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TBT: Dandelions for Wine, Salads, Bees, and Beauty

Spring is coming! Soon the snow will melt for good, buds will emerge, birds will nest, and dandelions will decorate green lawns with bright yellow polka dots. Long ago, when I wrote the post below, I branded myself the "Recessionista Genie" and lauded the joys and benefits of an organic dandelion crop. Since then, the trend (at least in my kind of suburbia) has continued away from Hank Hill lawns and toward colorful, maximalist, slightly wild urban landscapes that support pollinators and healthier ecosystems.

We are still all about the dandelion life.


Dandelions for Wine, Salads, Bees, and Beauty


I don't mean to brag or anything... but I have had a bumper crop of dandelions already this year.


As all children under the age of five know, dandelions are pretty flowers. They are sunshiny yellow and signal the beginning of warm weather. Since the 1950s, the era of the suburban "postage stamp" Astro-turfy lawn, we have been taught to see dandelions and other beautiful spring flowers such as sweet clover, wild strawberries, and bluebells, as blights on the smooth perfection of a manicured, toxic-chemical-sprayed, gas-mowed, Keep-Off-the-Grass type of lawn.

I like to think of spring flowers in my grass as freckles or beauty marks. Obsessing over these "imperfections" is sad because they are truly charming and natural. And they aren't just for pretty--dandelions feed bees, which pollinate all your plants and produce honey. They are useful in many ways, and you don't need to have any gardening skills at all to grow them! I swear, if God dropped manna from heaven onto most suburbanites' front lawns, they would shake their heads, say "What a mess," and get out their power sprayers to clear it off.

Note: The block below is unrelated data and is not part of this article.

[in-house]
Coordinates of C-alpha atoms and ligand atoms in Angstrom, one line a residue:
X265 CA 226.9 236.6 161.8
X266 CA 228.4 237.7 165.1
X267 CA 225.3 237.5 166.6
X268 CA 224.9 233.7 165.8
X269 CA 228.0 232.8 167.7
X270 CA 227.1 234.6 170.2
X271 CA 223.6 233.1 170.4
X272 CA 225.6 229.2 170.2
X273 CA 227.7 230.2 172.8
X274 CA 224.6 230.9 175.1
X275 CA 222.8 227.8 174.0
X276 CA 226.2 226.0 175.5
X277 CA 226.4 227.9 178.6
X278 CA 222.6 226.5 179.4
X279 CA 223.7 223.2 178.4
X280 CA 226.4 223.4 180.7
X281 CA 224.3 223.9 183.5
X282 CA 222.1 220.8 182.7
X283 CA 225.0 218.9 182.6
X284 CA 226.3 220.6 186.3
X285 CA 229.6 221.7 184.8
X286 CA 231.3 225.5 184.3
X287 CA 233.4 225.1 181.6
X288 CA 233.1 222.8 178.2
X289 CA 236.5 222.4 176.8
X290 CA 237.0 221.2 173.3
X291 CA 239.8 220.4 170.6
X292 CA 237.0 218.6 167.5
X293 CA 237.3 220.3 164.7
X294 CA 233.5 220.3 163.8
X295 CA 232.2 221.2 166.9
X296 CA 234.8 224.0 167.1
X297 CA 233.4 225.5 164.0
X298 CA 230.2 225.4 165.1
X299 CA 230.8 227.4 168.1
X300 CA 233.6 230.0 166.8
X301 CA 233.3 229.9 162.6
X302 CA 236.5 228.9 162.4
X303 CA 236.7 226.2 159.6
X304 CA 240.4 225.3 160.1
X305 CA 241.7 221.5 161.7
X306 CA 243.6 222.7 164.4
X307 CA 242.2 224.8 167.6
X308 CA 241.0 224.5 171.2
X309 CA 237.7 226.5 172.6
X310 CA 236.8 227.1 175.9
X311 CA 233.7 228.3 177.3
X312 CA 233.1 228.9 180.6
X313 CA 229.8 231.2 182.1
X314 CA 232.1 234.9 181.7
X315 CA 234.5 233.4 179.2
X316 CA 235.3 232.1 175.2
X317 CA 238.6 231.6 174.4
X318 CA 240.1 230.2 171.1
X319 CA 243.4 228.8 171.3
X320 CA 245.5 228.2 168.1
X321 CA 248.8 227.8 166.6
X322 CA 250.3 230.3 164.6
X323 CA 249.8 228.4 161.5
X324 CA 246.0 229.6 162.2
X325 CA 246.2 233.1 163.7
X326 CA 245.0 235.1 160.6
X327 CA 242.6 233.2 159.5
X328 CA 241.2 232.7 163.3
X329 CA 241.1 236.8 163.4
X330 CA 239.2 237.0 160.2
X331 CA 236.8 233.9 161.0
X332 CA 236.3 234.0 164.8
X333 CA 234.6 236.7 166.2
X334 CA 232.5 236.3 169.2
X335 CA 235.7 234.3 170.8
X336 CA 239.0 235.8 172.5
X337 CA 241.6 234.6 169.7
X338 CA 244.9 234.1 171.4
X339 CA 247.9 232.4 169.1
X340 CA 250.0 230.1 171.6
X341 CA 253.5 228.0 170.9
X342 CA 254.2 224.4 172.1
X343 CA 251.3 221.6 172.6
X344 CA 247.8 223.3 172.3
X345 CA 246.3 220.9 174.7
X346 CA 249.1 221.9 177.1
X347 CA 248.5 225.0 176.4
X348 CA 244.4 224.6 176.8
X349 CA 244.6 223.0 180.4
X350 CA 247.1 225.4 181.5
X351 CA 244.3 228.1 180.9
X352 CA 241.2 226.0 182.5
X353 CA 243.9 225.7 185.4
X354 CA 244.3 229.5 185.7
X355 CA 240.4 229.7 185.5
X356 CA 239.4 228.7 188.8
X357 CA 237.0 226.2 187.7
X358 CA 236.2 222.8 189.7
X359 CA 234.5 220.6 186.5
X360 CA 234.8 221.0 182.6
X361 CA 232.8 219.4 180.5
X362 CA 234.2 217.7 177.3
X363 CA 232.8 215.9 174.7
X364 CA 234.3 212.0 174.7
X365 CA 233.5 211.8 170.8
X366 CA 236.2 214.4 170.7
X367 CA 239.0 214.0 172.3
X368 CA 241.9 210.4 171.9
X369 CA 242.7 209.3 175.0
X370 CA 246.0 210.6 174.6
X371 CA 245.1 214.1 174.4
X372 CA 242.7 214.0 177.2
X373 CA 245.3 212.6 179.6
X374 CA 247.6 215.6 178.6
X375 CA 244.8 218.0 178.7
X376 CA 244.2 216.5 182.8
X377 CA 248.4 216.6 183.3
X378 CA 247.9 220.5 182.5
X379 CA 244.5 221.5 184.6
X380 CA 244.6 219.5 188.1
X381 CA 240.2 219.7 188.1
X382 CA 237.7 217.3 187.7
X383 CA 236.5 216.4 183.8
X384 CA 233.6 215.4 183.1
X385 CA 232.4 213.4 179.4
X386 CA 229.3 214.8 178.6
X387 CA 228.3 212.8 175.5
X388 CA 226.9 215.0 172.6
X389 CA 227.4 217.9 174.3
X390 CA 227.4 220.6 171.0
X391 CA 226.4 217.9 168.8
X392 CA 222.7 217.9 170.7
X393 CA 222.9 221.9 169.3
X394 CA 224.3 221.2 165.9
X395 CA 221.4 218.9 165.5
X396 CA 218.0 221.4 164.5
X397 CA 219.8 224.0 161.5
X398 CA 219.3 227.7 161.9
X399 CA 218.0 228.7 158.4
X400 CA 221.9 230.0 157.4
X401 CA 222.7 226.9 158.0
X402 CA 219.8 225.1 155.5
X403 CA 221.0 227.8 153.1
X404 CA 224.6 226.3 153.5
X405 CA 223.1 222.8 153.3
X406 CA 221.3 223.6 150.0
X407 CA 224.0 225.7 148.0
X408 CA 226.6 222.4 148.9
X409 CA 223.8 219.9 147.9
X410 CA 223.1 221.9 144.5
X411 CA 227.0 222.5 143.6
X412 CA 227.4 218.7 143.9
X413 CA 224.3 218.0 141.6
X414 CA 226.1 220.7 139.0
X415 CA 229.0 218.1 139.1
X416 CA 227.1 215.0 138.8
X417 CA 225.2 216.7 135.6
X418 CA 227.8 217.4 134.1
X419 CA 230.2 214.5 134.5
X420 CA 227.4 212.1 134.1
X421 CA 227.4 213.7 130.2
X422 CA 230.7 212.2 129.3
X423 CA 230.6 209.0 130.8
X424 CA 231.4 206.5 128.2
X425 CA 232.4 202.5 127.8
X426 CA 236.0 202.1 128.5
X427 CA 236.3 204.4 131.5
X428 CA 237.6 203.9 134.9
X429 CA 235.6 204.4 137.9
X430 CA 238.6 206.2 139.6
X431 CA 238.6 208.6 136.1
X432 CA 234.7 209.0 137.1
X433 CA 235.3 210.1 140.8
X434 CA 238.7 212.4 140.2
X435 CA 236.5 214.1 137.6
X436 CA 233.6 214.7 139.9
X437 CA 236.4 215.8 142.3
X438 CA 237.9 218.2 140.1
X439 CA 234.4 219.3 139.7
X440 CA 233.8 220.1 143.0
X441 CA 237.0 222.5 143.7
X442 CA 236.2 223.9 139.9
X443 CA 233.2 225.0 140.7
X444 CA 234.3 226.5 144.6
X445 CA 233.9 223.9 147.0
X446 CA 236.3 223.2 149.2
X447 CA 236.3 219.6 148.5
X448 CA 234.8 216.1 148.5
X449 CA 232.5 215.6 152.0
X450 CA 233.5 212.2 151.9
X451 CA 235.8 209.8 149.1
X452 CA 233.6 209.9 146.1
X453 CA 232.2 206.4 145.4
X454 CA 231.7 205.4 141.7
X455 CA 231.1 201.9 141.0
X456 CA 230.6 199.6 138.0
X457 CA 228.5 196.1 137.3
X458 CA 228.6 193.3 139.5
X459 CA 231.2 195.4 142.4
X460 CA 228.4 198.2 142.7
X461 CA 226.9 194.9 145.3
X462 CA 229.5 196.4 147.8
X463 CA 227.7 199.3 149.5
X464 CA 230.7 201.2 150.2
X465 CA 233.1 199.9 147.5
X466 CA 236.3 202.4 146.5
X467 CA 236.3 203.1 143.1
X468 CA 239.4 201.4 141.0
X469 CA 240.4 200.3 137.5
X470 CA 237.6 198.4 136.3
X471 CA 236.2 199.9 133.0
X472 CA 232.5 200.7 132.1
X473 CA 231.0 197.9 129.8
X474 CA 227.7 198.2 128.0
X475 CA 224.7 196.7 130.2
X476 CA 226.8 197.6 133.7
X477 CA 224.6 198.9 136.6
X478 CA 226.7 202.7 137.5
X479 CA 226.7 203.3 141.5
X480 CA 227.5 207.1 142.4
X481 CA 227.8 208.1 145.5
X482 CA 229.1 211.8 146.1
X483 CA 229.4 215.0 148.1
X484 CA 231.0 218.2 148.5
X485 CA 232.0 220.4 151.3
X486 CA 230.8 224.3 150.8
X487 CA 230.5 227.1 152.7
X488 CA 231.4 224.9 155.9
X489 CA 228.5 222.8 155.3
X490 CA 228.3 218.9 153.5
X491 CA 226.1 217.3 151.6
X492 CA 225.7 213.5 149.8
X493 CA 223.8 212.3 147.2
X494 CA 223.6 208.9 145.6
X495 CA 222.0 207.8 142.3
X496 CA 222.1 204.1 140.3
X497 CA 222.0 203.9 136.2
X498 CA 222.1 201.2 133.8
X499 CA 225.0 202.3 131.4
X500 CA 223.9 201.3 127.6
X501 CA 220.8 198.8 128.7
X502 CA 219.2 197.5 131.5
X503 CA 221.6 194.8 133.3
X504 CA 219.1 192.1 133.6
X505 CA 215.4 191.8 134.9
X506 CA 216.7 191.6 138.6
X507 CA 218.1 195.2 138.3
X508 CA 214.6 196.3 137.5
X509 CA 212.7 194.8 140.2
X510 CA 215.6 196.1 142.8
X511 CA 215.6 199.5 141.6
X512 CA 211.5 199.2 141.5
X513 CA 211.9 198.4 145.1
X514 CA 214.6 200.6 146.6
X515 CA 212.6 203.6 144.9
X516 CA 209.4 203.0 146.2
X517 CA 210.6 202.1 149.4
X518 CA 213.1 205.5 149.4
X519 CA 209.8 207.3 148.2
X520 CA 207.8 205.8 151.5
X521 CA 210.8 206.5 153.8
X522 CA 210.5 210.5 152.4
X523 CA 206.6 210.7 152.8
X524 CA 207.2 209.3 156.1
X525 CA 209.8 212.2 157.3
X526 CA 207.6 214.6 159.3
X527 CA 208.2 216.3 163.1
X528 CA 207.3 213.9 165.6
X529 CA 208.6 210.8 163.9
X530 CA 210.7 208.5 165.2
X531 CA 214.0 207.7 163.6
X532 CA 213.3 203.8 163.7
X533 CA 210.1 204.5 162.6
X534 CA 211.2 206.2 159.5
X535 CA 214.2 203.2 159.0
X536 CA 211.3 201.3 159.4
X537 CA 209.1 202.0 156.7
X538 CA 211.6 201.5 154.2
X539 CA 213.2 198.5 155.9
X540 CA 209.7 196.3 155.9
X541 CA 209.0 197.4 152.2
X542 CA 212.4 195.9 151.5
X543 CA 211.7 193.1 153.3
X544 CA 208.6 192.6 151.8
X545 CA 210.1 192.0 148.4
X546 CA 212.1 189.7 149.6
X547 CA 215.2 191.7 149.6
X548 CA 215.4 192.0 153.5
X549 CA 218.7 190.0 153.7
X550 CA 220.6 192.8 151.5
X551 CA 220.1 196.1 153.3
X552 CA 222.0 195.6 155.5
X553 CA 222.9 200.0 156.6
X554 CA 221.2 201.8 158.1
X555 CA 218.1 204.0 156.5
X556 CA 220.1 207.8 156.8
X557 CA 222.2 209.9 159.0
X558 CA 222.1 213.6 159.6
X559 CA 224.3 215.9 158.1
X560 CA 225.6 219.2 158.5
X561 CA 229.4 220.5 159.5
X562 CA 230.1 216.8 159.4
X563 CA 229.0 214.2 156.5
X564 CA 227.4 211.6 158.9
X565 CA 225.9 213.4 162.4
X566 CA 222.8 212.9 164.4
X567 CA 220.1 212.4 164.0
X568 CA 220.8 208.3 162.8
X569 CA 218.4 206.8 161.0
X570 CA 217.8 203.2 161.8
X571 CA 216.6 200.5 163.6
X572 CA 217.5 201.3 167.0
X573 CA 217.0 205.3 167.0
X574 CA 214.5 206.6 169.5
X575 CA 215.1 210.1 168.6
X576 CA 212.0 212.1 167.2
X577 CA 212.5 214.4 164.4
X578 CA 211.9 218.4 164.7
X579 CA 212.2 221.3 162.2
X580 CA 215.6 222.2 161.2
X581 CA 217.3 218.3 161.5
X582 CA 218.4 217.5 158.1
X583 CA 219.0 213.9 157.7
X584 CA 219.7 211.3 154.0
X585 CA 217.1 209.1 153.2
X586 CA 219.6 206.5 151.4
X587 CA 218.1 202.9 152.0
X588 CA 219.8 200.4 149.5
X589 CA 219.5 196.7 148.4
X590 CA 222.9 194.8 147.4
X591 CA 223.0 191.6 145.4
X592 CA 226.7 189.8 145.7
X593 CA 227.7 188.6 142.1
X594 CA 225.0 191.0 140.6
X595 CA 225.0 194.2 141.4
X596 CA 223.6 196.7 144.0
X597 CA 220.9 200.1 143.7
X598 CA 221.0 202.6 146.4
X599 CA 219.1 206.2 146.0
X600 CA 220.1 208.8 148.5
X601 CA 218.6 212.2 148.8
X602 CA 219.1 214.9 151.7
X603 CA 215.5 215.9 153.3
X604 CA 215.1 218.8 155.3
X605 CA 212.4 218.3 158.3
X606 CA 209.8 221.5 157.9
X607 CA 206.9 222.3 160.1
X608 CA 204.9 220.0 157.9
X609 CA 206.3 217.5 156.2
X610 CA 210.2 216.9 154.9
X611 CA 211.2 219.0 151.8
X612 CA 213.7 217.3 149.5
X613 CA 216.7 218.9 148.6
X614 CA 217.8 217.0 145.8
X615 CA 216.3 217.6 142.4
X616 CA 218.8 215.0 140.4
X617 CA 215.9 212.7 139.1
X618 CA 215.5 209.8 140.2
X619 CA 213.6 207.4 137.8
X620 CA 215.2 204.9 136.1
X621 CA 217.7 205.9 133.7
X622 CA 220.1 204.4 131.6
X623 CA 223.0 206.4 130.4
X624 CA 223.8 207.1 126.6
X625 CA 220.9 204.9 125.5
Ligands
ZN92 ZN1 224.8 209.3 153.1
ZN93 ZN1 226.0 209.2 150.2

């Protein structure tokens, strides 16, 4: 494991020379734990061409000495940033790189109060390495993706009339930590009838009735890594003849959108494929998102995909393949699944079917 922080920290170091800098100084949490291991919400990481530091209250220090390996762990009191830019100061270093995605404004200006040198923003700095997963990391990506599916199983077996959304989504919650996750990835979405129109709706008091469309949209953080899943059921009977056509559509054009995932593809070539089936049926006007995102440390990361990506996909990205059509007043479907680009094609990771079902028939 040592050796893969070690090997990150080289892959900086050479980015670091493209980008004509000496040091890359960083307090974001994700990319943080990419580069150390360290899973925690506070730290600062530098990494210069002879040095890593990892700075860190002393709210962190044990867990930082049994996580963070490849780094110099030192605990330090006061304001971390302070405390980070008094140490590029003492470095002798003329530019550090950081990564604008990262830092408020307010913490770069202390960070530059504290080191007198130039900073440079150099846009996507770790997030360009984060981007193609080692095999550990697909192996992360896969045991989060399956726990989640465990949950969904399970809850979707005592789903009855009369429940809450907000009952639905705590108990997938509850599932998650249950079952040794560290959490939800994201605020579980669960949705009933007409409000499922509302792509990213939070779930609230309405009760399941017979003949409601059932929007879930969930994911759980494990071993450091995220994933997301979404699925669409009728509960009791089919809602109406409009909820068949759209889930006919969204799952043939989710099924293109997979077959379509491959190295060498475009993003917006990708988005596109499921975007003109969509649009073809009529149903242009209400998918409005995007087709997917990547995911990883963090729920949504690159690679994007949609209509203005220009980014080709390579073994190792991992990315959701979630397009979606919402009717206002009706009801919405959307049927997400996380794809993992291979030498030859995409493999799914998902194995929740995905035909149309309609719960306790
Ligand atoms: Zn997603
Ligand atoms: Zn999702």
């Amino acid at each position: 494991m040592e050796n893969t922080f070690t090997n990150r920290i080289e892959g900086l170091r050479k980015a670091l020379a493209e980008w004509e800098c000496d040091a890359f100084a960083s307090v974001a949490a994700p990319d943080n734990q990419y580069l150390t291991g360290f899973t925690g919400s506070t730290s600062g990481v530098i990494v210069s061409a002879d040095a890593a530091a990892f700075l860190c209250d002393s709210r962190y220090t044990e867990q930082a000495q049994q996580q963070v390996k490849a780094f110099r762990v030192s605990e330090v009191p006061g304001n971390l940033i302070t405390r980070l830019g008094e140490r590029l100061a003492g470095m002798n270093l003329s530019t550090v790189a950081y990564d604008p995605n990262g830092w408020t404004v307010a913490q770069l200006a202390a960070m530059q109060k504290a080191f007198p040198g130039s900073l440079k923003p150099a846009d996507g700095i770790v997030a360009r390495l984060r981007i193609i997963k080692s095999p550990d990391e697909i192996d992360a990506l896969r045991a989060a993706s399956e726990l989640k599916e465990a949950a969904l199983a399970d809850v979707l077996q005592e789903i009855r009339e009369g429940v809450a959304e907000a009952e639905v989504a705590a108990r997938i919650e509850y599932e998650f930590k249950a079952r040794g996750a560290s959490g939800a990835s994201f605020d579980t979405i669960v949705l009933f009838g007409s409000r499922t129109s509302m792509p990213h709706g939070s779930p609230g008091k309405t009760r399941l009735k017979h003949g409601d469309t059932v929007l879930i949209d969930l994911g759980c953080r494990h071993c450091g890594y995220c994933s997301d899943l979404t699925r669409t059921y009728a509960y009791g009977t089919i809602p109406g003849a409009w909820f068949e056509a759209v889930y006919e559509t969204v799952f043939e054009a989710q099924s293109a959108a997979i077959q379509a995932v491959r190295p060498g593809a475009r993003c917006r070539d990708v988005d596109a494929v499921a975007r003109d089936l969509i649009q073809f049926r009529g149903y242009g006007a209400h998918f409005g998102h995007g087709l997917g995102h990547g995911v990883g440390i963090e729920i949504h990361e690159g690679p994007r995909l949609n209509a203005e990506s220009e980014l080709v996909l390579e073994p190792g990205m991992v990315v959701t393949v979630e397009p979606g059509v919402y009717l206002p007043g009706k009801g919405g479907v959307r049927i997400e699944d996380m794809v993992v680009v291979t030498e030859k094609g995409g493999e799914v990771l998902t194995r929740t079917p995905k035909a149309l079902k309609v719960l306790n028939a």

Dandelions are an old-time staple of authentic American cuisine. They are highly nutritious as cooked greens or raw, in a salad. My husband had a big dandelion salad with dinner last night, and he ate cooked dandelion greens in his omelet this morning. If you want to try them out, eat the yellow heads and the leaves--the stems are full of tannins and quite bitter, so strip them out. Dandelion greens have a strong flavor, so you may want to mix a few with your favorite lettuces and herbs.

Next summer, we plan to start making dandelion wine. I will never forget one beautiful summer day we spent at a 4th of July croquet party where a guest brought a batch of his homemade dandelion wine. It was sweet and golden, like sunshine in a bottle.

For more dandelion summertime nostalgia, read Ray Bradbury's semi-autobiographical novel Dandelion Wine. Delicious!


Happy flower gathering!

Comments

  1. Well said... I have a bumper crop too! :) And I've been threatening to feed them to my family... an omelet sounds perfect. They won't know what hit them until they've partaken!

    Thanks for the shout out on Growing!.... This looks like a great blog too!

    ReplyDelete
  2. Ahhhh dandelions. I remember screaming and crying many, many years ago when they mowed the lawn and ::got rid of:: my gorgeous yellow dandelions. I was heartbroken. My mom calmly tried to explain that the dandelions would return, that it was just a haircut of sorts and they'd be back soon.

    The charm of picking dandelions still hasn't worn off for me.

    ReplyDelete

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